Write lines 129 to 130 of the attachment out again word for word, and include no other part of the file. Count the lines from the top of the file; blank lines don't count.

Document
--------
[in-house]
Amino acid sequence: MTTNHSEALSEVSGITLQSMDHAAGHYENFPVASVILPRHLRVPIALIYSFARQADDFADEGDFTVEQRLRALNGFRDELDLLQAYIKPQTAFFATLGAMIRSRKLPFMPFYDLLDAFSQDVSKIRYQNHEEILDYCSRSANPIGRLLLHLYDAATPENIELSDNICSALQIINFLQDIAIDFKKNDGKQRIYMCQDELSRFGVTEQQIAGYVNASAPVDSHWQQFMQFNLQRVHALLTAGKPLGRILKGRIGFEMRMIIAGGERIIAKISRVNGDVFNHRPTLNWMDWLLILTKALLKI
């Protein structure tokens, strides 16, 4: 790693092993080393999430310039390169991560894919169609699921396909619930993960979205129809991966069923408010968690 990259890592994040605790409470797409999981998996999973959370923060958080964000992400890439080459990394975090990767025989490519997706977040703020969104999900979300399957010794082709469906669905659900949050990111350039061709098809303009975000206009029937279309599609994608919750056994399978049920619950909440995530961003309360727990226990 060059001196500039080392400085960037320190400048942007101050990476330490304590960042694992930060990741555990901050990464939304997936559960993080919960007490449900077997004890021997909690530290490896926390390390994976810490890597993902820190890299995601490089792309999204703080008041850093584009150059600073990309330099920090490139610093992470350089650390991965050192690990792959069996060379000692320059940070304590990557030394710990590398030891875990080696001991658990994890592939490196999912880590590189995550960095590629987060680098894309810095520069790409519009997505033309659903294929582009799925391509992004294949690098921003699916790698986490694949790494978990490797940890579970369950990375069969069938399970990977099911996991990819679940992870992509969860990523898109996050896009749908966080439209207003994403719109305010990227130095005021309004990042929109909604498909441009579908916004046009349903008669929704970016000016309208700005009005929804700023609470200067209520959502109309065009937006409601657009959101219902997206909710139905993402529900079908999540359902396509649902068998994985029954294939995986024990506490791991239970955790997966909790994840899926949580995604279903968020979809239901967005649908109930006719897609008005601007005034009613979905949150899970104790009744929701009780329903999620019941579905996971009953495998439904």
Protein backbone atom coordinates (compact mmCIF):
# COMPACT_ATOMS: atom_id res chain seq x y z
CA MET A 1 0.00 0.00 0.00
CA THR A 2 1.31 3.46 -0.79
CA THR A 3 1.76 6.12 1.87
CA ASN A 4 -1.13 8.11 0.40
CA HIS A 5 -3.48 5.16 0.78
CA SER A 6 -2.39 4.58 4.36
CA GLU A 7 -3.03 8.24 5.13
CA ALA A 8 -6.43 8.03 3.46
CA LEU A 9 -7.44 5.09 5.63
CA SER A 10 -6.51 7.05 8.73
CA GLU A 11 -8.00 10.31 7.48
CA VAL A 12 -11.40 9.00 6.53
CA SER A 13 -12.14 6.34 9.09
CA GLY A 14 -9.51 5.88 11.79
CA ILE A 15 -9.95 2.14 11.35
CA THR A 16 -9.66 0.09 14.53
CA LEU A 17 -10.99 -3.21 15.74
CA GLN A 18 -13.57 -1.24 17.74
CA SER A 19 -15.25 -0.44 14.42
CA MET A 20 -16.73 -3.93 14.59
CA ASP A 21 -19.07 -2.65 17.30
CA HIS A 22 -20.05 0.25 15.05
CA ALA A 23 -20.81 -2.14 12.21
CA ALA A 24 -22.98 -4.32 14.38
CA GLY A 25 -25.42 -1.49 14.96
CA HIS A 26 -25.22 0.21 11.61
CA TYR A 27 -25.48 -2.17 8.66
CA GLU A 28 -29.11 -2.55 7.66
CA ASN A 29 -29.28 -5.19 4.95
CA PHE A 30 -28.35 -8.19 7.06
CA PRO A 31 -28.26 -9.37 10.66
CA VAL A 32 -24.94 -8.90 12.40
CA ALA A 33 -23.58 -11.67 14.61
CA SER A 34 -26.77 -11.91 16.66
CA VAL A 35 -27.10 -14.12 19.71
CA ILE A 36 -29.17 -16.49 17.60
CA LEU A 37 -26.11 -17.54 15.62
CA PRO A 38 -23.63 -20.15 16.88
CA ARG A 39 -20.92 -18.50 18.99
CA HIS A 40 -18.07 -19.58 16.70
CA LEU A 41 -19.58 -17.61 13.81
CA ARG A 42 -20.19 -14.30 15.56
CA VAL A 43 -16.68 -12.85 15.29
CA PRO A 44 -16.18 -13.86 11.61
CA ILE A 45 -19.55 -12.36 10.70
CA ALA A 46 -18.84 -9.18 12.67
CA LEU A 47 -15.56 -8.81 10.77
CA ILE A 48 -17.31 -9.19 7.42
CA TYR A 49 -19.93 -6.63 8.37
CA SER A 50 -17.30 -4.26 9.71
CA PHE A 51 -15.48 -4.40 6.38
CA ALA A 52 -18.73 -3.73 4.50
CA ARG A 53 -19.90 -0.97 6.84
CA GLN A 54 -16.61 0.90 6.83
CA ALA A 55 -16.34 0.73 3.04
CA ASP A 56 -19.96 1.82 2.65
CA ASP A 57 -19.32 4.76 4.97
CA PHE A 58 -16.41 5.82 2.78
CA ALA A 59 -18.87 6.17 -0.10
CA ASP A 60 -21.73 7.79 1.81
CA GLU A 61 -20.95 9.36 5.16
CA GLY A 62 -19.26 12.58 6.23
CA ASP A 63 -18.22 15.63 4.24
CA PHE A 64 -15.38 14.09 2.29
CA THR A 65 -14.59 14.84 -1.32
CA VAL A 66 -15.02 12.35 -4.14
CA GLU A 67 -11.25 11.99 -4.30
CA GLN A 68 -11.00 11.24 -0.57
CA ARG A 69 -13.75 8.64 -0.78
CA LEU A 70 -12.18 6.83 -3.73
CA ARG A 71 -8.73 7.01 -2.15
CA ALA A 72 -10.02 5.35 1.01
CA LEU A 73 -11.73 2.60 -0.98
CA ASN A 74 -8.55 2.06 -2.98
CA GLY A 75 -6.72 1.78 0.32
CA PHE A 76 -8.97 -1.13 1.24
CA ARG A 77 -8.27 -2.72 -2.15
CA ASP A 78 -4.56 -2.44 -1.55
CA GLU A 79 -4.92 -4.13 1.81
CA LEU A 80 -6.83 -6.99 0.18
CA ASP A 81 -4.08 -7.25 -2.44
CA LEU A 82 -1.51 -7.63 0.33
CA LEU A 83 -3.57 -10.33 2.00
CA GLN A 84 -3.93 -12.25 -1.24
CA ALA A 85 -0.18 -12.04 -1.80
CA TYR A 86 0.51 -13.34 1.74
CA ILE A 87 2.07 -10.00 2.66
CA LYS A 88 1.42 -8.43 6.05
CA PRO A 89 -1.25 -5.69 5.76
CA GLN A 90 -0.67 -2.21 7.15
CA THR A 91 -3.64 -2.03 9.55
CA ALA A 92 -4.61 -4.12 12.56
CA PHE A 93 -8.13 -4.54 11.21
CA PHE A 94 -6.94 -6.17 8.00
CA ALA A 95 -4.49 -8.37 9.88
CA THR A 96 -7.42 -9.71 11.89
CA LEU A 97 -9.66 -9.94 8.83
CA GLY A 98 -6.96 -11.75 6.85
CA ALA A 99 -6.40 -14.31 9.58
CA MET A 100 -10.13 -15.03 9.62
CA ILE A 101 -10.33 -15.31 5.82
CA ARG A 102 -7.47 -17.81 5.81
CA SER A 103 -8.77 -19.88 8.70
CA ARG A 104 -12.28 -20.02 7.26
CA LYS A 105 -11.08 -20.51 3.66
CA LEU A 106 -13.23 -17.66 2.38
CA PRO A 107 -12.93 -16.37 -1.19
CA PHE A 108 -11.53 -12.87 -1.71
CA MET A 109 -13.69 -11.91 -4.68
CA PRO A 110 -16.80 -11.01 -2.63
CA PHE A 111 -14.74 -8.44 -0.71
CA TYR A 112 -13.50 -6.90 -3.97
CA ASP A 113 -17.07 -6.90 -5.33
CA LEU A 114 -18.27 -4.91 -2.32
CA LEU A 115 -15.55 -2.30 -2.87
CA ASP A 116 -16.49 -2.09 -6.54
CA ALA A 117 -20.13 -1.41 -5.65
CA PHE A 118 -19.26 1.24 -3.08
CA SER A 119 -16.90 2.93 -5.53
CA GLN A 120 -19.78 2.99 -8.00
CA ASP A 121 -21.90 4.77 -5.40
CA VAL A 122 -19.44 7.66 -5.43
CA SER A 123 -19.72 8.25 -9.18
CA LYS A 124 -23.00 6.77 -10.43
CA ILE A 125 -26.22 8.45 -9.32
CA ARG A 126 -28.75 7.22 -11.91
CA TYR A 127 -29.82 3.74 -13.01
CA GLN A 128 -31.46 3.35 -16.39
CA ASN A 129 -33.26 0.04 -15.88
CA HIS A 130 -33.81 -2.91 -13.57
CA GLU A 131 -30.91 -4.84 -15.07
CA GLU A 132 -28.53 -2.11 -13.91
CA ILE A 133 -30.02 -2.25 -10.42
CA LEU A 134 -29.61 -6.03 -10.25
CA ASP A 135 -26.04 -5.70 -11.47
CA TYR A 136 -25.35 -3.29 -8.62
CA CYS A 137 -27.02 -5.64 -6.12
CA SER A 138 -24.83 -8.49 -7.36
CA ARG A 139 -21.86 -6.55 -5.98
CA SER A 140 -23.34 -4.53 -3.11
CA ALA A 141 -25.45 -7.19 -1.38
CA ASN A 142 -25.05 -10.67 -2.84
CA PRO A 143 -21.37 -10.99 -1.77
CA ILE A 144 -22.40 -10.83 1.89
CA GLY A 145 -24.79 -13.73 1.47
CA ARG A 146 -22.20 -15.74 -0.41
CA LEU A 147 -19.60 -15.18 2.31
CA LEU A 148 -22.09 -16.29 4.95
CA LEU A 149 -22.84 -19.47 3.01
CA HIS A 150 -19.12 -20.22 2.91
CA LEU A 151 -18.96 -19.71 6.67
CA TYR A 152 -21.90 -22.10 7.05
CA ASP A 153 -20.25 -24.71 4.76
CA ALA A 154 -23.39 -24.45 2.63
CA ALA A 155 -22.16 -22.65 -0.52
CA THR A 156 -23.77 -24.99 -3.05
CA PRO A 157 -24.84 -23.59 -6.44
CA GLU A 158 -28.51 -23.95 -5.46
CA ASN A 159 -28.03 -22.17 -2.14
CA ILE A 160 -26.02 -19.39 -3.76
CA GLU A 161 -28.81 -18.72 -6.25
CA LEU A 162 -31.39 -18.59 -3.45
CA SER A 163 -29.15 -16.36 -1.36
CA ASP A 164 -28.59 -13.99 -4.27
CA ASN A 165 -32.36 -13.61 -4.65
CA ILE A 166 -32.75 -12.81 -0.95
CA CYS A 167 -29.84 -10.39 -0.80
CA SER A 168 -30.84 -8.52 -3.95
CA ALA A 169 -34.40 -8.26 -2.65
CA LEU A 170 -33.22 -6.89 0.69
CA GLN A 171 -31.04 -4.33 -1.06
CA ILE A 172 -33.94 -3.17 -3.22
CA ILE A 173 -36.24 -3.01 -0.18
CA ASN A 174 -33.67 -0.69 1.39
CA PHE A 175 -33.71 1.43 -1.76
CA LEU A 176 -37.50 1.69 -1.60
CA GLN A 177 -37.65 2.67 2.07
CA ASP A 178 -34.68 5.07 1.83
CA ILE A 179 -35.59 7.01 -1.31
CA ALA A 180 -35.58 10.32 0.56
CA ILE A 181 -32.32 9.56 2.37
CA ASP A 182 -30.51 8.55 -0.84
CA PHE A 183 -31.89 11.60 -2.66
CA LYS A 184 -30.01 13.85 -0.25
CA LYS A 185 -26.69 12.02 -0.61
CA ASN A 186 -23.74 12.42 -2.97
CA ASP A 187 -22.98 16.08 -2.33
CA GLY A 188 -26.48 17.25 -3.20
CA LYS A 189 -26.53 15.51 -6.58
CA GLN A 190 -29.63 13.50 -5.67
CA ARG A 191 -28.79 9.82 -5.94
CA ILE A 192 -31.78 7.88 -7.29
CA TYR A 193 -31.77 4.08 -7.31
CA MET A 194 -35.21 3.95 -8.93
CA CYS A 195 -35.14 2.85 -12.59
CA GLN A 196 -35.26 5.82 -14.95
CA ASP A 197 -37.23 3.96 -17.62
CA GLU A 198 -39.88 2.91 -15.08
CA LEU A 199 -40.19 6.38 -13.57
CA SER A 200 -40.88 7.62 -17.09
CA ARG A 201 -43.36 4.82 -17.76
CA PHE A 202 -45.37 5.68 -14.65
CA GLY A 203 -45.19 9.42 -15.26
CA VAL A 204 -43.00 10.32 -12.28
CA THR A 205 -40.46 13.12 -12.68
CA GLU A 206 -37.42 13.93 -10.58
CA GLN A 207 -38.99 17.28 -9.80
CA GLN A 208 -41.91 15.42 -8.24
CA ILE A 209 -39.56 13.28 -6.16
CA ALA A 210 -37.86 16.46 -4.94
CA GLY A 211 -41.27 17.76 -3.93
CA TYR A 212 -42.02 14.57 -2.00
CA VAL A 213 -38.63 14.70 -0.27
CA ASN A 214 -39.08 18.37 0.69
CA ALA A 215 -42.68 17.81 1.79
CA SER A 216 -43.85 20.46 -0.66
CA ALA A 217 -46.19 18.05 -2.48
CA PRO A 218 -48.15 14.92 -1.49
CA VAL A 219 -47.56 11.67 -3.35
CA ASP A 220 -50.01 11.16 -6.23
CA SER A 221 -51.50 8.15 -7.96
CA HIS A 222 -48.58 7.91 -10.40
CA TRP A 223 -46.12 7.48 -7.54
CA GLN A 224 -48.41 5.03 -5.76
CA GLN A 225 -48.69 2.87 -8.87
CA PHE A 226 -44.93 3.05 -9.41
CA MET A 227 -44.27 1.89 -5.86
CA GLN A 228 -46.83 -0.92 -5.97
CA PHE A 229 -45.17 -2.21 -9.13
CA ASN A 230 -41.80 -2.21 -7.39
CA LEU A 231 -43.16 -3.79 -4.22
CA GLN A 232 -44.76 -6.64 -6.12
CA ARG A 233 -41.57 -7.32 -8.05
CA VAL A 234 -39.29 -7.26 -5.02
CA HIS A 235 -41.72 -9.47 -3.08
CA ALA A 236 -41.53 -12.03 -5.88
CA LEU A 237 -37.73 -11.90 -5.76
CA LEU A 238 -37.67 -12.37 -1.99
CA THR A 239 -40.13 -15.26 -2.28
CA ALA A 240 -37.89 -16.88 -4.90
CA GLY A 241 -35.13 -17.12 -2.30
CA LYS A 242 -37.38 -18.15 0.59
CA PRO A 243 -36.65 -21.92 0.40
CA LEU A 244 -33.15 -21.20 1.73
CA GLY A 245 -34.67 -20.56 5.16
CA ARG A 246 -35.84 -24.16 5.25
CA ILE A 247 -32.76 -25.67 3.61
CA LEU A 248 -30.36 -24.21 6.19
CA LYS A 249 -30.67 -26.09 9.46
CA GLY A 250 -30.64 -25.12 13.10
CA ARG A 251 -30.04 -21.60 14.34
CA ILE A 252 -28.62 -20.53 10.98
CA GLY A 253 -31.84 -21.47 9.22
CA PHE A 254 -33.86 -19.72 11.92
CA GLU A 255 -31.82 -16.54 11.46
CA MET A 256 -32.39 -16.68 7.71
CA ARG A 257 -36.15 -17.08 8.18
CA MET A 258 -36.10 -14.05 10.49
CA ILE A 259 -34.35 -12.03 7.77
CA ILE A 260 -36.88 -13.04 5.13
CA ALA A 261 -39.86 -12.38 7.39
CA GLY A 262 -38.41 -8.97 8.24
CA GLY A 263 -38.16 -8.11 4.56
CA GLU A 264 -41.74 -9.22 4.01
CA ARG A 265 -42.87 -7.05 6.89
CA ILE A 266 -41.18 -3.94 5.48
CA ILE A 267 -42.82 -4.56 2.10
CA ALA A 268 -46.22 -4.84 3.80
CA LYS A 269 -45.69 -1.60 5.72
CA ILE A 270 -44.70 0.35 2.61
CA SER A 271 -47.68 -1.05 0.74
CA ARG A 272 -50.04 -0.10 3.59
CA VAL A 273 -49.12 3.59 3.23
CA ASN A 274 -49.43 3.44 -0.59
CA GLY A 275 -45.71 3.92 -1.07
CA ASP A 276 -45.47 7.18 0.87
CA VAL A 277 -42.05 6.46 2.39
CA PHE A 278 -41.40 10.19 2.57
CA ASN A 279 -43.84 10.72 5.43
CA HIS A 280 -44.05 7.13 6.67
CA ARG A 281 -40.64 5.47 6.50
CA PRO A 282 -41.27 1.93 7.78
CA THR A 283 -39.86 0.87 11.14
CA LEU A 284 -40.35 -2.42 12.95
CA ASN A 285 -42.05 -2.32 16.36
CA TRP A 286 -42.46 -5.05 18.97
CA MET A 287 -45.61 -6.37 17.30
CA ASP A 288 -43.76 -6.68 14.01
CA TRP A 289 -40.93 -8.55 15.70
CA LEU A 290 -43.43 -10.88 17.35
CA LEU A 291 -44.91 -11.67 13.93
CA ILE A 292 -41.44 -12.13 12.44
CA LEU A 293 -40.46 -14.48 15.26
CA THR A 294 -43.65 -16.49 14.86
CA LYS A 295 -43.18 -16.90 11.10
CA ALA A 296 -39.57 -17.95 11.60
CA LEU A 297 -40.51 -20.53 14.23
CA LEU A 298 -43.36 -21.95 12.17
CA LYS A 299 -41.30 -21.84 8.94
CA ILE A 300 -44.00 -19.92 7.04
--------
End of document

CA LYS A 124 -23.00 6.77 -10.43
CA ILE A 125 -26.22 8.45 -9.32